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Python | How to lock Critical Sections
  • Last Updated : 24 Jun, 2019

This article aims how to lock the threads and critical sections in the given program to avoid race conditions. So, using Lock object in the threading library to make mutable objects safe to use by multiple threads.

Code #1 :




import threading
  
class counter_share:
    '''
    multiple threads can share.
    '''
    def __init__(self, initial_key = 0):
        self._key = initial_key
        self._key_lock = threading.Lock()
          
    def incr(self, delta = 1):
        with self._key_lock:
            # Increasing the counter with lock
            self._key += delta
          
    def decr(self, delta = 1):
        with self._key_lock:
            # Decreasing the counter with lock
            self._key -= delta

Using a with statement along with the lock ensures the mutual exclusion. By exclusion, it is meant that at a time only one thread (under with statement) is allowed to execute the block of a statement.
The lock for the duration of intended statements is acquired and is released when the control flow exits the indented block. Thread scheduling is inherently nondeterministic. Because of this, randomly corrupted data and ‘race condition’ can result as there is a failure to use locks. So, whenever a shared mutable state is accessed by multiple threads, locks should always be used to avoid this.

In older Python code, it is common to see locks explicitly acquired and released.

Code #2 : Variant of code 1






import threading
  
class counter_share:
    # multiple threads can share counter objects
    def __init__(self, initial_key = 0):
        self._key = initial_key
        self._key_lock = threading.Lock()
          
    def incr(self, delta = 1):
        # Increasing the counter with lock
        self._key_lock.acquire()
        self._key += delta
        self._key_lock.release()
          
    def decr(self, delta = 1):
        # Decreasing the counter with lock
        self._key_lock.acquire()
        self._key -= delta
        self._key_lock.release()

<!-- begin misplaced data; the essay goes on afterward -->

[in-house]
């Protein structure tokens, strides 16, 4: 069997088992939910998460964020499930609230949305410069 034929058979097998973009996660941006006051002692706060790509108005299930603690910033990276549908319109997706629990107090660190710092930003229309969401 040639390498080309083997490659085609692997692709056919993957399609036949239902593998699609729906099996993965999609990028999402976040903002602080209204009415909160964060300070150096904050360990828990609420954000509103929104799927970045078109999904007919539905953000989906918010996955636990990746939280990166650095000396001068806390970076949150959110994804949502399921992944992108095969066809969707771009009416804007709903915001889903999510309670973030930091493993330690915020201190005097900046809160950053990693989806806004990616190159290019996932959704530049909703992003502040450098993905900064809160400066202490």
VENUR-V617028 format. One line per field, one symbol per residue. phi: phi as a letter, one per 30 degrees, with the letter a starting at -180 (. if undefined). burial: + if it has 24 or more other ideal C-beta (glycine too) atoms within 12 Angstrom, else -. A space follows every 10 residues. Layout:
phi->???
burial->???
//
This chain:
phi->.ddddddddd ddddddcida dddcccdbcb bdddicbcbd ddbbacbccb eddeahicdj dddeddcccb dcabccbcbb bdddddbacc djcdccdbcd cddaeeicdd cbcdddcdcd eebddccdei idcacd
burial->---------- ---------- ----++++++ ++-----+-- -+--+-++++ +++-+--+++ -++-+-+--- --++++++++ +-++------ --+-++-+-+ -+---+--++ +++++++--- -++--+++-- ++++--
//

• In situations where release() method is not called or while holding a lock no exception is raised, the with statement is much less prone to error.
  • Each thread in a program is not allowed to acquire one lock at a time, this can potentially avoid the cases of deadlock. Introduce more advanced deadlock avoidance into the program if it is not possible.
  • Synchronization primitives, such as RLock and Semaphore objects are found in the threading library.

Except the simple module locking, there is some more special purpose being solved :

  • An RLock or re-entrant lock object is a lock that can be acquired multiple times by the same thread.
  • It implements code primarily on the basis of locking or synchronization a construct known as a “monitor.” Only one thread is allowed to use an entire function or the methods of a class while the lock is held, with this type of locking.

Code #3 : Implementing the SharedCounter class.




import threading
  
class counter_share:
    # multiple threads can share counter objects
    _lock = threading.RLock()
      
    def __init__(self, initial_key = 0):
        self._key = initial_key
          
    def incr(self, delta = 1):
        # Increasing the counter with lock
        with SharedCounter._lock:
            self._key += delta
              
    def decr(self, delta = 1):
        # Decreasing the counter with lock
        with SharedCounter._lock:
            self.incr(-delta)
  • The lock is meant to synchronize the methods of the class, inspite of lock being tied to the per-instance mutable state.
  • There is just a single class-level lock shared by all instances of the class in this code variant.
  • Only one thread is allowed to be using the methods of the class at once is ensured.
  • it is OK for methods to call other methods that also use the lock if they already have the locks. (for example the decr() method).
  • If there are a large number of counters, it is much more memory-efficient. However, it may cause more lock contention in programs that use a large number of threads and make frequent counter updates.

A Semaphore item is a synchronization crude dependent on a mutual counter. The counter is increased upon the finish of the with square. On the off chance that the counter is zero, advance is obstructed until the counter is increased by another string. On the off chance that the counter is nonzero, the with explanation decrements the tally and a string is permitted to continue.
Rather than straightforward locking, Semaphore items are increasingly valuable for applications including motioning between strings or throttling. Despite the fact that a semaphore can be utilized in a similar way as a standard Lock, the additional multifaceted nature in usage contrarily impacts execution.

Code #4 : To limit the amount of concurrency in a part of code, use a semaphore.




from threading import Semaphore
import urllib.request
  
# five threads are allowed to run at once (at max)
_fetch_url_sema = Semaphore(5)
  
def fetch_url(url):
    with _fetch_url_sema:
        return urllib.request.urlopen(url)

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